CYBERSECURITY INERTIA AND SOCIAL ENGINEERING: WHO'S WORSE, EMPLOYEES OR HACKERS?

2019 Issues in Information Systems  
Subject matter experts assert that cybersecurity inertia critically contributes to successful cyberattacks that steal business confidential data and personal private information, capable of influencing major elections, crippling businesses, and causing devastating identify theft. The role cyber warfare plays in our daily lives cannot be underestimated. According to a 2018 Gallup Poll, 71% of Americans are more worried about cybercrime than violent crimes, including terrorism, murder, and sexual
more » ... murder, and sexual assault. Human error or negligent behavior is being increasingly blamed for cyberattacks, costing an organization an average of more than $15 million per year. Our research focuses on social engineering, an attack vector that relies on human interaction by manipulating people into breaking normal security protocols and best practices, permitting actors access to computer systems, networks or physical locations for fraudulent purposes. We discuss these constructs by exploring the most prevalent types of cyberattacks, the actors, and their prey, the human targets, perceived to be the weakest links within the organizational system. We close by offering recommendations to disrupt cybersecurity inertia and mitigation strategies to curb the influence of social engineering upon unsuspecting organizations.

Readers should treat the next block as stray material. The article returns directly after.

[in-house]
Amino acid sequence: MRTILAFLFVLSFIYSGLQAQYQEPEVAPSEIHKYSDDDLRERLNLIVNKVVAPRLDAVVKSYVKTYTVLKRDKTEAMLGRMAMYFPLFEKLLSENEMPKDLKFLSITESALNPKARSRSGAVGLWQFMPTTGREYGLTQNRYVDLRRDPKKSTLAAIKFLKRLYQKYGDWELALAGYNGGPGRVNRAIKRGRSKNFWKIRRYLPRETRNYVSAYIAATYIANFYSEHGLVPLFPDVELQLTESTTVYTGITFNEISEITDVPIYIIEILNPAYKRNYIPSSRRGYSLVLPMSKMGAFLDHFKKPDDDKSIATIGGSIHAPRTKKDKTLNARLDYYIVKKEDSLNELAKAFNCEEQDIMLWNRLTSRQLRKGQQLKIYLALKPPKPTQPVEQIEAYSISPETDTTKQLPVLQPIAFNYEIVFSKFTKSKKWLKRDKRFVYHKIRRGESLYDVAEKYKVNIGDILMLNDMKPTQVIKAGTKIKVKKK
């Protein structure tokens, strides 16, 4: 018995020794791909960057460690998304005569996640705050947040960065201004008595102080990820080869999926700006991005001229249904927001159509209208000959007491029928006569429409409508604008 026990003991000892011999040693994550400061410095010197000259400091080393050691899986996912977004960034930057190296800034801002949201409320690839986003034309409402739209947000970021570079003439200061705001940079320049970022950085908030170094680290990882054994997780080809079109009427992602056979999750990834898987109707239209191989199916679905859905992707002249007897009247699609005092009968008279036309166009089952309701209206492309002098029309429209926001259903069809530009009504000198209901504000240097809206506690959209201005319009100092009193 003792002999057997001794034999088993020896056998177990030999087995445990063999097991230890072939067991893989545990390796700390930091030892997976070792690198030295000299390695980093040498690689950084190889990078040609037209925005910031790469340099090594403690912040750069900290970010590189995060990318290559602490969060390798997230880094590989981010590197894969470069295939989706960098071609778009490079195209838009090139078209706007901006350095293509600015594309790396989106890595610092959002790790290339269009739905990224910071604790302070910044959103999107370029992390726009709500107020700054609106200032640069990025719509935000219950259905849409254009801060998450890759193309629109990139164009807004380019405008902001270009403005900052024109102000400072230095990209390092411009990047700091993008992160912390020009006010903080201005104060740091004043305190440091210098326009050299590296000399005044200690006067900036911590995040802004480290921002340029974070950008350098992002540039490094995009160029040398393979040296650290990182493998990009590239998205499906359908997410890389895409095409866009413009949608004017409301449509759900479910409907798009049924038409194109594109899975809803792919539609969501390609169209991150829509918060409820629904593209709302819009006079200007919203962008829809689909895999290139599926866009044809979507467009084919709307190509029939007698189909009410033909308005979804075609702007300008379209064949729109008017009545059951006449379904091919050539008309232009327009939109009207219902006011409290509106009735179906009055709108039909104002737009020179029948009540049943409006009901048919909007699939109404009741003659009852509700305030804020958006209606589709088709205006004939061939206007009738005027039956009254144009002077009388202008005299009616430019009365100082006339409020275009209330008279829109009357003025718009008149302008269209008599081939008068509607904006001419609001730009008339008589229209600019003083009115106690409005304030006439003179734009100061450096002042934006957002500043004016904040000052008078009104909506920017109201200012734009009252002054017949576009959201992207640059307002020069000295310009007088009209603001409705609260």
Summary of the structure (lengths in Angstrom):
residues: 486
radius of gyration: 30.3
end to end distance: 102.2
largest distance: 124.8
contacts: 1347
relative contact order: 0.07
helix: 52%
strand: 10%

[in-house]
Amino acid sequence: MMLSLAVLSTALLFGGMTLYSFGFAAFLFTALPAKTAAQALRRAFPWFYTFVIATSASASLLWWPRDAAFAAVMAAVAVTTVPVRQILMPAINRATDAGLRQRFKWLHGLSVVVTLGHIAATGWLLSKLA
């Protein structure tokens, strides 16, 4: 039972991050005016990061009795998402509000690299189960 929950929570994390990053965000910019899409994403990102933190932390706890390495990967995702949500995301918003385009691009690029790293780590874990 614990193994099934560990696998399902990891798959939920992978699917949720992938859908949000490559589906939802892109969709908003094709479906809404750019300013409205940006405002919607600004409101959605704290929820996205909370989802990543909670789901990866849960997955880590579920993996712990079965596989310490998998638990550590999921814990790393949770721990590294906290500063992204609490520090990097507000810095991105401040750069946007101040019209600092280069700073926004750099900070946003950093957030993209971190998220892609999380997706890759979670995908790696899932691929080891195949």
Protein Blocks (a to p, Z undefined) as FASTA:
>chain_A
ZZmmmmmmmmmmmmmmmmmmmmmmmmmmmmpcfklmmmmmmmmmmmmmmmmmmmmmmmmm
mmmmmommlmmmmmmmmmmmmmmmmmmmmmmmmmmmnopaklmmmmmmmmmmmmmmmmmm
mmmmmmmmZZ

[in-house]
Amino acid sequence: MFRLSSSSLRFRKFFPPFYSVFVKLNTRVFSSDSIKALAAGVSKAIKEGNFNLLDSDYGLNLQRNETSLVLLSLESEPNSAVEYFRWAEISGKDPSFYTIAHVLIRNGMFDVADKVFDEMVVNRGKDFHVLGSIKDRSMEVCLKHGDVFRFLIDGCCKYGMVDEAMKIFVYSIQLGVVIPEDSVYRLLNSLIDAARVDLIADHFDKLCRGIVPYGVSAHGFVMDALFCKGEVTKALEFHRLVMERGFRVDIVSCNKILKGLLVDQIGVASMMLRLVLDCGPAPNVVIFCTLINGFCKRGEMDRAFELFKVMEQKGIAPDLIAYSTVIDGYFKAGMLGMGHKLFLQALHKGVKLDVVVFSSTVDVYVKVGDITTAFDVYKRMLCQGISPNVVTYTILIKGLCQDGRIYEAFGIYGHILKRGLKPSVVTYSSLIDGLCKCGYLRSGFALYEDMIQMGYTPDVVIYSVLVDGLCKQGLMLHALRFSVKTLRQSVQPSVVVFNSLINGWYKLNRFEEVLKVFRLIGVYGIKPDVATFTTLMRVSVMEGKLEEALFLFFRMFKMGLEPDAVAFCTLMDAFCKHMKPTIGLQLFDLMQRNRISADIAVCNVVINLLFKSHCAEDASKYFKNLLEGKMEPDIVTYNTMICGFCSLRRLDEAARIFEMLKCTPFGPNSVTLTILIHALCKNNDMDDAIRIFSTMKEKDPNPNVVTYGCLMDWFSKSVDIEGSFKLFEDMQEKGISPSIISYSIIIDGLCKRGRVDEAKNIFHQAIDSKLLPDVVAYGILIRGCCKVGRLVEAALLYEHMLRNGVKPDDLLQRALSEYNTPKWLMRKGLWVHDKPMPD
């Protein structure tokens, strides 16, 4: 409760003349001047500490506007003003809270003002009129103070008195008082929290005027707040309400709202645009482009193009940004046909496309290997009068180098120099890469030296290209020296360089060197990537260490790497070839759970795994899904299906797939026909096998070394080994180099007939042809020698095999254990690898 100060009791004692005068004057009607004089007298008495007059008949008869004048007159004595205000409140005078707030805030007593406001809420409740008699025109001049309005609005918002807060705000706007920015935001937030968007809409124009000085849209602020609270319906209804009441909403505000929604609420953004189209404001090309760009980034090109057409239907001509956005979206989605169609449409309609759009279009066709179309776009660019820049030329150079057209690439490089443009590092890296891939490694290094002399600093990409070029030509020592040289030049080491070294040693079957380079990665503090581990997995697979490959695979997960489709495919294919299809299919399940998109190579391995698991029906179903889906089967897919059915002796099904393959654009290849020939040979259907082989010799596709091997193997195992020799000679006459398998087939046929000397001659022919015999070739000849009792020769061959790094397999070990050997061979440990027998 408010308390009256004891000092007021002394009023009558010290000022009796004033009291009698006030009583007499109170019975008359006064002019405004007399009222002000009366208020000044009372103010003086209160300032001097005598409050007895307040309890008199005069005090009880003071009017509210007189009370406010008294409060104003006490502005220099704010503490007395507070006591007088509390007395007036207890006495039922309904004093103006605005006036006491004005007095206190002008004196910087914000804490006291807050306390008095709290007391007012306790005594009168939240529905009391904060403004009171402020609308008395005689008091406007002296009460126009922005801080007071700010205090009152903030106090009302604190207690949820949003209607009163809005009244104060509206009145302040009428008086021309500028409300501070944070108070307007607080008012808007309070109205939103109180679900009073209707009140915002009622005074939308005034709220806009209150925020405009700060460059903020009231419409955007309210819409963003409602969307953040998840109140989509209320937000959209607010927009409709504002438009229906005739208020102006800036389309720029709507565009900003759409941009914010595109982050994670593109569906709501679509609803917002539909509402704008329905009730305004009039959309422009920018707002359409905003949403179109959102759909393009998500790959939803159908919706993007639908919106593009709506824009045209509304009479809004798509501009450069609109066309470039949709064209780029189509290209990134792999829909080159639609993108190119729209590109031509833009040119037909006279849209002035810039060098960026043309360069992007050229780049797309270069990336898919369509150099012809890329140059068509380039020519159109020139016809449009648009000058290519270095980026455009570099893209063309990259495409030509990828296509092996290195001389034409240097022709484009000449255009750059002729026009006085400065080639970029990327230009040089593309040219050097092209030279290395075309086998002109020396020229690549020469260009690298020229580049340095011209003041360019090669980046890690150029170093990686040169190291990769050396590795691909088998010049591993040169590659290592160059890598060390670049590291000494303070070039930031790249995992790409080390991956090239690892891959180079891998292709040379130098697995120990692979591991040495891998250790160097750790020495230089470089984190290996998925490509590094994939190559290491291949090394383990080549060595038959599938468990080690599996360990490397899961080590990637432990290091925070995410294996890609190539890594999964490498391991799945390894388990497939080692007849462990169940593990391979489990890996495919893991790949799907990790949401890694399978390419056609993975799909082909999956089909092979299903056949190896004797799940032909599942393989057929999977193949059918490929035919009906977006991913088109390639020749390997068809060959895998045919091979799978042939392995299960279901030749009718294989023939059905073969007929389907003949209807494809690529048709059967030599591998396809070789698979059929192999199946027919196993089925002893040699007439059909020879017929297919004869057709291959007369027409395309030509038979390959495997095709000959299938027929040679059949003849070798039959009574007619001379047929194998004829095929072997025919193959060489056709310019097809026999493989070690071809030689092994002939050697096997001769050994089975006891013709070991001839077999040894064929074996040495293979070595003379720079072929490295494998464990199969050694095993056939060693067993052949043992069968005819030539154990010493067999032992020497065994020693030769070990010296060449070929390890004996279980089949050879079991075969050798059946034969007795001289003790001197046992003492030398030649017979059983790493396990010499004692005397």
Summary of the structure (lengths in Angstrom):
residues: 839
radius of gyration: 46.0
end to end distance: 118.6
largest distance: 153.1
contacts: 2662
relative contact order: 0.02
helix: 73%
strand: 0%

doi:10.48009/3_iis_2019_139-150 fatcat:iaaid4qygbgzllaa2iznywswnu